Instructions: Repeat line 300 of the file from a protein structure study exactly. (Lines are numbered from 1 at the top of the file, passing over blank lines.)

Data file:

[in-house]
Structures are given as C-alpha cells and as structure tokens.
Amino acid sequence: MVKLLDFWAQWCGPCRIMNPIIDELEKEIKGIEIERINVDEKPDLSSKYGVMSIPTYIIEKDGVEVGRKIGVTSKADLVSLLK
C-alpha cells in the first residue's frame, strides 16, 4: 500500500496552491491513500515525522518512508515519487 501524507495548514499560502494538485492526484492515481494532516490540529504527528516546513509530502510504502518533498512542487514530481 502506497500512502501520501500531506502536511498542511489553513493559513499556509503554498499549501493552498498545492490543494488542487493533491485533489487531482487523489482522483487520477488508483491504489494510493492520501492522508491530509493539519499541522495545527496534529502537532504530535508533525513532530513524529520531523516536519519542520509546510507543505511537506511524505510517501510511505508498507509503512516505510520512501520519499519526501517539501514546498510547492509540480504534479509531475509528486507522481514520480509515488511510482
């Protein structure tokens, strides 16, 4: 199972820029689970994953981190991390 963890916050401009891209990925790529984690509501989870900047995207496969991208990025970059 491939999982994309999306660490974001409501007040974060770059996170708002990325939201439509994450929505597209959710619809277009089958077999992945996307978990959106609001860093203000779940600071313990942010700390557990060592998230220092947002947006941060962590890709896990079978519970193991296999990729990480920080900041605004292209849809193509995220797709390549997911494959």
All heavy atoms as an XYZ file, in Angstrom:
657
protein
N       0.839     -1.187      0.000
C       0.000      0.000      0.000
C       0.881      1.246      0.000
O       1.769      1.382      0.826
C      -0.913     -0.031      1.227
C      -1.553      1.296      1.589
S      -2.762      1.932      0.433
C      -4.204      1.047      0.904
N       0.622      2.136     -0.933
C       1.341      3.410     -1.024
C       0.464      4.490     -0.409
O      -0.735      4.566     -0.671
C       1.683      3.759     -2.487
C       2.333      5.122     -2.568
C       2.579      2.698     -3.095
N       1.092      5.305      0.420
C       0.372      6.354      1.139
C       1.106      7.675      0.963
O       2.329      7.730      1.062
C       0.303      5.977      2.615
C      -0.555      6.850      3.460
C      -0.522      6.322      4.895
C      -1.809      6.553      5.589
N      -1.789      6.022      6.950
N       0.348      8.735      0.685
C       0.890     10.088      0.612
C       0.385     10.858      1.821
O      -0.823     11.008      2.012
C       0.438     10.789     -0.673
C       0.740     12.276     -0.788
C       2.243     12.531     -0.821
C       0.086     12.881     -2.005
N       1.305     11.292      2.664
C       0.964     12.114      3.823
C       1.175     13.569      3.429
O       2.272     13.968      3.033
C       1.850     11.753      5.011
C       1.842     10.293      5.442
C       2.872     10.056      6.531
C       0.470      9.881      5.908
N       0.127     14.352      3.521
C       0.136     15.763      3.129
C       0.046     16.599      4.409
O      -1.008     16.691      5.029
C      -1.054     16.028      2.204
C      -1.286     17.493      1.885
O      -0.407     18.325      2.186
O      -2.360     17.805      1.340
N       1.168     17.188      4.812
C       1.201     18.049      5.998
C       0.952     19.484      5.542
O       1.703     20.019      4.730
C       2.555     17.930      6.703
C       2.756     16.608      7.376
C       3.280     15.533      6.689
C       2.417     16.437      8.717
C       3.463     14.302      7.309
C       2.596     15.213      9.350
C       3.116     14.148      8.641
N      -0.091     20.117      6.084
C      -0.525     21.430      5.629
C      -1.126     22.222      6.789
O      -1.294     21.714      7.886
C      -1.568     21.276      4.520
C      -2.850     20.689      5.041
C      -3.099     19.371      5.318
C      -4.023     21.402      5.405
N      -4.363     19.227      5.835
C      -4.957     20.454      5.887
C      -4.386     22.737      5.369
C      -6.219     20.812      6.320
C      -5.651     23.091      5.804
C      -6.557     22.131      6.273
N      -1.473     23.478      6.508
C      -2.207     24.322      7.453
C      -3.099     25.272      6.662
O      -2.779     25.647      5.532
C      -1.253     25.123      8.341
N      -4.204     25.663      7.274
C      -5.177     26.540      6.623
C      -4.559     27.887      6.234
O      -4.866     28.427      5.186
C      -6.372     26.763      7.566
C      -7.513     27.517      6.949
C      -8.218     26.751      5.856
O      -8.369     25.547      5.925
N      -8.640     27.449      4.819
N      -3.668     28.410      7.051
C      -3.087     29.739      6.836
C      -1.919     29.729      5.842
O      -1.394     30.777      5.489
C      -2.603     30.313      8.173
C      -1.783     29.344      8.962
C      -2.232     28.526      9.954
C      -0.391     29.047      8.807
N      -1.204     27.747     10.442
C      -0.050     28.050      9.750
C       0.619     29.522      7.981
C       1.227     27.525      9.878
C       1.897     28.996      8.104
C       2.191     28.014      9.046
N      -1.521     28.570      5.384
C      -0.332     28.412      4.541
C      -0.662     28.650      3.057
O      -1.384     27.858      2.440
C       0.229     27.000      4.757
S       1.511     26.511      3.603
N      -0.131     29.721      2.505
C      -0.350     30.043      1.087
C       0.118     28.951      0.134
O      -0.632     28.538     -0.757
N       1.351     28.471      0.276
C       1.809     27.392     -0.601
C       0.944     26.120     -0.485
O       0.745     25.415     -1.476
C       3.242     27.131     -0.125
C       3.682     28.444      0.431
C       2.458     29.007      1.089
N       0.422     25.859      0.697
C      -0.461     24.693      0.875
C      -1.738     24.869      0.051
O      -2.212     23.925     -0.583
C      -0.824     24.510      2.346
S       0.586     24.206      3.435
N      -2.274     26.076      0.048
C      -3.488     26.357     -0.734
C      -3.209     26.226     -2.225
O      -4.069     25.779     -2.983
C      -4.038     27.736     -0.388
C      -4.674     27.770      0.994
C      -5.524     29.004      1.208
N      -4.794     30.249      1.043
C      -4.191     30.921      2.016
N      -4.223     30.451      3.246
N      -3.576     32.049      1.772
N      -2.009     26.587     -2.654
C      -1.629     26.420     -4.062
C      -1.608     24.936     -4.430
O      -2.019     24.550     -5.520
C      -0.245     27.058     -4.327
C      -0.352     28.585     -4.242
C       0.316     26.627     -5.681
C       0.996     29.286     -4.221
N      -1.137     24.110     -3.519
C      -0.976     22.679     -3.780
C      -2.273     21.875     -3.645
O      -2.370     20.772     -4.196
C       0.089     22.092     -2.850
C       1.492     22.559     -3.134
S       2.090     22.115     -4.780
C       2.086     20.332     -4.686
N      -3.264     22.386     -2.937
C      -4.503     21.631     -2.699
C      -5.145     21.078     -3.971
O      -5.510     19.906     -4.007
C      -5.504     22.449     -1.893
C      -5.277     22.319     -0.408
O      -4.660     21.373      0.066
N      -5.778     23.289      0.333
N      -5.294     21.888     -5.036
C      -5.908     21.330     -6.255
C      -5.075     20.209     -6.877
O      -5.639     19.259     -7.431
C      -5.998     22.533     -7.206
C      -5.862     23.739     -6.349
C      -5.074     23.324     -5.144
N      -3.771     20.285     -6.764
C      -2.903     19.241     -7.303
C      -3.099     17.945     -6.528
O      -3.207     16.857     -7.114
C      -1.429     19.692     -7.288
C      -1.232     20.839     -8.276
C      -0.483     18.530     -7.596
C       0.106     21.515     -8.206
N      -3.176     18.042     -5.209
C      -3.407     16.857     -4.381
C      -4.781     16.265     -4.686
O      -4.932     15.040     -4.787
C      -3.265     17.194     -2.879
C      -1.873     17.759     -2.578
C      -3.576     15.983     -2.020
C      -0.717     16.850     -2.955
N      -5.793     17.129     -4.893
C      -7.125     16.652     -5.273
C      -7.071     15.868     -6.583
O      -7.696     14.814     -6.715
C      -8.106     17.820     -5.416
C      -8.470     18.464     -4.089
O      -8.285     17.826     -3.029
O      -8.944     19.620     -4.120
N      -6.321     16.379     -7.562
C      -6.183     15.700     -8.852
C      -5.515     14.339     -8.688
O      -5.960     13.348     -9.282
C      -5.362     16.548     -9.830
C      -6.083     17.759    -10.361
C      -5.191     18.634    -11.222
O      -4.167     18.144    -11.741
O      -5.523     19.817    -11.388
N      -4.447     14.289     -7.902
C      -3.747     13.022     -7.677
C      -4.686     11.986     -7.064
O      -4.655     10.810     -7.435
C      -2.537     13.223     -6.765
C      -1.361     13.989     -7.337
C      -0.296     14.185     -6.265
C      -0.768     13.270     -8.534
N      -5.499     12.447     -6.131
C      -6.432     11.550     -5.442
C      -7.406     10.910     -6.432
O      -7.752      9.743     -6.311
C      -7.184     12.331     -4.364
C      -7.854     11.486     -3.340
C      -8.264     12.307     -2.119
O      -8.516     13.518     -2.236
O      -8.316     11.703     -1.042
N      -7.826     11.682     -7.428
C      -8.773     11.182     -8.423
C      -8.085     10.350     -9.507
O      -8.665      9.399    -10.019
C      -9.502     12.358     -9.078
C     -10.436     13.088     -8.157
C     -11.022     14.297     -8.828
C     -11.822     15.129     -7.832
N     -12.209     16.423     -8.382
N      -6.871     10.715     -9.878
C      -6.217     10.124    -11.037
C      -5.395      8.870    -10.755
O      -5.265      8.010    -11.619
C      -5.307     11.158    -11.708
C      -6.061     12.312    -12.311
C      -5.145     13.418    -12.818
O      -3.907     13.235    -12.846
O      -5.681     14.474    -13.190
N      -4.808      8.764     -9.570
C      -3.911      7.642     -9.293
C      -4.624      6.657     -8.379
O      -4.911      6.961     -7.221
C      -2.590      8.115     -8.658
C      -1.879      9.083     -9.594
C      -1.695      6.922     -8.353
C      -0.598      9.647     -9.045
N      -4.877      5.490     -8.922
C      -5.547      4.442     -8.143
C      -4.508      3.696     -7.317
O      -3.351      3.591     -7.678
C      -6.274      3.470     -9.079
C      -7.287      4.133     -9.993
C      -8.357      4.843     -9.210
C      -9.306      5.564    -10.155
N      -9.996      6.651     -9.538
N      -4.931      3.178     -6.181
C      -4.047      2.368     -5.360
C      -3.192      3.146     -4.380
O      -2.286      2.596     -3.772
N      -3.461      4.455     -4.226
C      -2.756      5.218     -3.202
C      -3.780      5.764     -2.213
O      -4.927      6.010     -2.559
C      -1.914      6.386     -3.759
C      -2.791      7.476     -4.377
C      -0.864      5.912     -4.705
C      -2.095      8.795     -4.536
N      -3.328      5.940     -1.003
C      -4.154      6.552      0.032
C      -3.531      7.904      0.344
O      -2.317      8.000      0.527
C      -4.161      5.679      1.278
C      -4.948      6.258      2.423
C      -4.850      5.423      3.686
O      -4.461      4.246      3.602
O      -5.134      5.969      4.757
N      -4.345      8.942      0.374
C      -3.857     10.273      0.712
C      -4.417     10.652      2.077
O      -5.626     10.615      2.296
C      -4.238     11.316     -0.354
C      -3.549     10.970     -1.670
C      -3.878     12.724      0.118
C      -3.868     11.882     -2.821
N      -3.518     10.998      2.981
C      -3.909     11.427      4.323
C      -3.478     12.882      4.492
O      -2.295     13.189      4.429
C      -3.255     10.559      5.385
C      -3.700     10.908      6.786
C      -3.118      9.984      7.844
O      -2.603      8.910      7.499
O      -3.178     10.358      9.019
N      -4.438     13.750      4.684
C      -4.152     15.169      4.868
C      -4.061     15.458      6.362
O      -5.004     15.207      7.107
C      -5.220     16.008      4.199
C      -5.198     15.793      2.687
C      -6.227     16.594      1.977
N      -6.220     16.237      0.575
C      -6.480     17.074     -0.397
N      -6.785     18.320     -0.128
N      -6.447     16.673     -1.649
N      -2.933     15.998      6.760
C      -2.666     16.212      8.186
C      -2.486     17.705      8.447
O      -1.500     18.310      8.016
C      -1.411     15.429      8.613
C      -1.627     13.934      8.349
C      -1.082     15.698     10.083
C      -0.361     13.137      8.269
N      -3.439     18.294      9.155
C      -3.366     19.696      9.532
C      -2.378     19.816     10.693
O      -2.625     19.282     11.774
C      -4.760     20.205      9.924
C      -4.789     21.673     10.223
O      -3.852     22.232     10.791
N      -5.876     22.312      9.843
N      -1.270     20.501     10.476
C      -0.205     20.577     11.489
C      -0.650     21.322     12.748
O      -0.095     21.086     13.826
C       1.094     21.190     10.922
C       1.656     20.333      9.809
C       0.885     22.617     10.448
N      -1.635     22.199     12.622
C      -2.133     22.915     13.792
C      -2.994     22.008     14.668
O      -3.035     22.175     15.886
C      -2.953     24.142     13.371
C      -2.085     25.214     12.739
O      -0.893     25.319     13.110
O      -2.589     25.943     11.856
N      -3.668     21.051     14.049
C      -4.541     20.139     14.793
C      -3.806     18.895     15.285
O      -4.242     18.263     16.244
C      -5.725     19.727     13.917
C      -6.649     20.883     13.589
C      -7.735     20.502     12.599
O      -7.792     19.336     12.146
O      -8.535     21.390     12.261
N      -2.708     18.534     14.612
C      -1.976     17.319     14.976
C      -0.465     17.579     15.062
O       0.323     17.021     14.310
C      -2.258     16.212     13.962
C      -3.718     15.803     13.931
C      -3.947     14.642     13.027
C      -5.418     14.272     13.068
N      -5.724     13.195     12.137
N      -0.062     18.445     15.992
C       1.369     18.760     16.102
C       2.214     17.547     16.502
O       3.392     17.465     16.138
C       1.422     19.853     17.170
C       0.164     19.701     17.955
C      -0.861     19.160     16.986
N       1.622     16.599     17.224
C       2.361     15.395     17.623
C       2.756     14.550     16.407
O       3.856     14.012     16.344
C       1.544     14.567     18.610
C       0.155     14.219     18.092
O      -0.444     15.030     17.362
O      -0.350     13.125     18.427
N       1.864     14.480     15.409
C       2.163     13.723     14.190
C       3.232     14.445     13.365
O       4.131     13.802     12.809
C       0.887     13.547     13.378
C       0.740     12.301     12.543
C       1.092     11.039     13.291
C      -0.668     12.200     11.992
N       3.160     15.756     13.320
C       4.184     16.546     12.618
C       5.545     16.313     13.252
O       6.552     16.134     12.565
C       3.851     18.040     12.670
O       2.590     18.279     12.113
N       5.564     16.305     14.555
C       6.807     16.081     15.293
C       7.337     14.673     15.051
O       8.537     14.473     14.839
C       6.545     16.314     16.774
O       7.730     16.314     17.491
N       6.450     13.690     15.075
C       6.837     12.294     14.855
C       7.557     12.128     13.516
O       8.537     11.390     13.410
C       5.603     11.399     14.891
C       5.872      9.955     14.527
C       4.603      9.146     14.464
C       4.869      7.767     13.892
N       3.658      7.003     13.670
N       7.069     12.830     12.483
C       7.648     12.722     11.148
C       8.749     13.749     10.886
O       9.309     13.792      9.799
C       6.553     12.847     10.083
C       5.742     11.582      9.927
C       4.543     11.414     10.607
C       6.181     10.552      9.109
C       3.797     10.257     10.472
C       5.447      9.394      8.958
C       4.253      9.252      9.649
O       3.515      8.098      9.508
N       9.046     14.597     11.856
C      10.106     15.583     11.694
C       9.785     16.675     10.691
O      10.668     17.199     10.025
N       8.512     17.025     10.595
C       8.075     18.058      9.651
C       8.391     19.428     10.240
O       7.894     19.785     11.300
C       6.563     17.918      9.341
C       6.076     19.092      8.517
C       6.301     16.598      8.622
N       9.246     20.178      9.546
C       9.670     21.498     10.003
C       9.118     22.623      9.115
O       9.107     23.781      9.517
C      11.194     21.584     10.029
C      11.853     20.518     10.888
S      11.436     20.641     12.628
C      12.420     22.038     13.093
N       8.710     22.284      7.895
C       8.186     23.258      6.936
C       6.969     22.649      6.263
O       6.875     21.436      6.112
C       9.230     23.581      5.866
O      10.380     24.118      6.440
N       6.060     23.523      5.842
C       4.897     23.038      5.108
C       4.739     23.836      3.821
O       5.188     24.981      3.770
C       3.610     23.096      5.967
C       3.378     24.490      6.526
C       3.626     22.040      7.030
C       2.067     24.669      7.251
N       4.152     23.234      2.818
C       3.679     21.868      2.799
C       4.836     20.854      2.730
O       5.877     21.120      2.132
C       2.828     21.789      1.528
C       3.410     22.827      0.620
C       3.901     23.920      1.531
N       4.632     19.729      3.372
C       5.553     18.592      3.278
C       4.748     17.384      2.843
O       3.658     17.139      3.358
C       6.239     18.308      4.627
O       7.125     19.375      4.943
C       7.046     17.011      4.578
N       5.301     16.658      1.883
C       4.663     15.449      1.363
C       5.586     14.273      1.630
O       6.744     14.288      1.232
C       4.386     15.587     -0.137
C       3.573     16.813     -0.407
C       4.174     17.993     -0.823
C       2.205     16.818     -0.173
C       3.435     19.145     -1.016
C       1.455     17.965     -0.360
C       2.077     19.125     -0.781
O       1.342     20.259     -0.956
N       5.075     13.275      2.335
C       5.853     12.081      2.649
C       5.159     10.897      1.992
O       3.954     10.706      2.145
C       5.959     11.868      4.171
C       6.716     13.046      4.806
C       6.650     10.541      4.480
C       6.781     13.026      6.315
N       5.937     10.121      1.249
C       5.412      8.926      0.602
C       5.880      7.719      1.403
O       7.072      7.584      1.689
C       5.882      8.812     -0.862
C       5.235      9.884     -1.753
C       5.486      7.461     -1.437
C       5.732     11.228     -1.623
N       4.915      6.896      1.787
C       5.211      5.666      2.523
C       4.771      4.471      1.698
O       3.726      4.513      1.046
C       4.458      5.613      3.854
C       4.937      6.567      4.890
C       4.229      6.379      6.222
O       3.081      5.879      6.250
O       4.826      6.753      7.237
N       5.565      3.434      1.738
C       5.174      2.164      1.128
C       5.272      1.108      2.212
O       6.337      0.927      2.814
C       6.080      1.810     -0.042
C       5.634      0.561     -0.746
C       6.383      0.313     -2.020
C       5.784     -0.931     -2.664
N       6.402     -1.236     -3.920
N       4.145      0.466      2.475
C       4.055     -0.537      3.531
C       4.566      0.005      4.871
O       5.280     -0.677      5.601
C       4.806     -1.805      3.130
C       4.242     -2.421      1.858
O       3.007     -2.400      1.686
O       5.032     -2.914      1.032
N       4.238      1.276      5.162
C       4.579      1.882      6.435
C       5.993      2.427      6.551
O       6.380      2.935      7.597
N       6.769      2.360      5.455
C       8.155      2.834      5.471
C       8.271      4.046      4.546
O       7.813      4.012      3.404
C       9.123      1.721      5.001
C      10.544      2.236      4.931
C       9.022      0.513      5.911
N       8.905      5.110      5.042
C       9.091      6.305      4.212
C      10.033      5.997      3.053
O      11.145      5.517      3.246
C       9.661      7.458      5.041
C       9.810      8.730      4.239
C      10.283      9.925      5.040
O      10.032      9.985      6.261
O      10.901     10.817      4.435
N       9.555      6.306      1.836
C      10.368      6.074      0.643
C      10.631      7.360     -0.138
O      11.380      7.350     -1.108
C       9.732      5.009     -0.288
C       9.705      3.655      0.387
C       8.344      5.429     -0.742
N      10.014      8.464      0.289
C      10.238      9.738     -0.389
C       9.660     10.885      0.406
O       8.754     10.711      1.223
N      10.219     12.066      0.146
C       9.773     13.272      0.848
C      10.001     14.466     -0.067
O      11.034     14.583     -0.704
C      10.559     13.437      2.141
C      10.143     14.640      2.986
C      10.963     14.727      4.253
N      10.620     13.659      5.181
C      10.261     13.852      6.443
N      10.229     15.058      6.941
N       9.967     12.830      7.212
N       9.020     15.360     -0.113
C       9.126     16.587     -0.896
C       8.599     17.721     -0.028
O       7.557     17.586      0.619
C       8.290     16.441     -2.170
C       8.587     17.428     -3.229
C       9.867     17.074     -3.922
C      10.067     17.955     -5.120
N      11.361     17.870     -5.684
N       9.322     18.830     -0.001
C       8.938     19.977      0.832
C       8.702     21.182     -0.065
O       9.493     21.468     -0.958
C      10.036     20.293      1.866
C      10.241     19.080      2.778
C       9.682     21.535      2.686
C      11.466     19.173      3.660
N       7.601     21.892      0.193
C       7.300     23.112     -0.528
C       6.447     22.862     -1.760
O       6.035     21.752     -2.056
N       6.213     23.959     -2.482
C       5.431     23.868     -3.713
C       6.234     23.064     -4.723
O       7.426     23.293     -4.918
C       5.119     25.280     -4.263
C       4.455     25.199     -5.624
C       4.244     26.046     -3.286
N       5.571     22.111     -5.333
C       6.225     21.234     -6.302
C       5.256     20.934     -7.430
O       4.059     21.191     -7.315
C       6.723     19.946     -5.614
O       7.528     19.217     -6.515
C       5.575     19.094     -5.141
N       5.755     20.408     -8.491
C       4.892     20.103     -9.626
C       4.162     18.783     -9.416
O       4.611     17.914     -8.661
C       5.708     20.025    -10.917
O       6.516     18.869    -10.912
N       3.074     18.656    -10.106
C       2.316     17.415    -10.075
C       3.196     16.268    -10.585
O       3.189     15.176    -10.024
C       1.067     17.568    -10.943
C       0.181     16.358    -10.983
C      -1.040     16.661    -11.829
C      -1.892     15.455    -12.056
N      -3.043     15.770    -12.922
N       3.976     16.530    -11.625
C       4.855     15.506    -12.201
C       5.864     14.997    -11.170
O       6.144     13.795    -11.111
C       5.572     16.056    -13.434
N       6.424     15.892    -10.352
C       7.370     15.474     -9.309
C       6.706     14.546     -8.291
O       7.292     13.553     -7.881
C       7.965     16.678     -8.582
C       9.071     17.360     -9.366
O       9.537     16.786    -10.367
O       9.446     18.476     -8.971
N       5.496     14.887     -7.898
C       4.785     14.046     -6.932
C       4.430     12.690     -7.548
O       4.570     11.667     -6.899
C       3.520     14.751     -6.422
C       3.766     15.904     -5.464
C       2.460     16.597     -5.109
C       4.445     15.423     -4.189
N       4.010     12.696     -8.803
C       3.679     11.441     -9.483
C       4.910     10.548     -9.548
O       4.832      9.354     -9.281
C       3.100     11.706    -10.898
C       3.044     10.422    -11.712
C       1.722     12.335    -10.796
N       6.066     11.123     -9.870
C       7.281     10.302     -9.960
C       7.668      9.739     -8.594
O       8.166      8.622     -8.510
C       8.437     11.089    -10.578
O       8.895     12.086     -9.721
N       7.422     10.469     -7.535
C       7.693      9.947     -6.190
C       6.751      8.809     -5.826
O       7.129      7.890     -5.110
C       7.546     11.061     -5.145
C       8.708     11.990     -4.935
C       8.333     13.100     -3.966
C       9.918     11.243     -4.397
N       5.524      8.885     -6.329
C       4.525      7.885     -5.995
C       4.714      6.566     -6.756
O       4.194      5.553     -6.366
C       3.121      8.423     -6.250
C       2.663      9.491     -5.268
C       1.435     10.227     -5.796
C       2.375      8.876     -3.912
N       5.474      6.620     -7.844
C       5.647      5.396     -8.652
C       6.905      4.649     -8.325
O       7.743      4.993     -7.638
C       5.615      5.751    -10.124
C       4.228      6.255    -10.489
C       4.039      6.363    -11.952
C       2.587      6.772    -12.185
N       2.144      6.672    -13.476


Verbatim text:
C      -4.061     15.458      6.362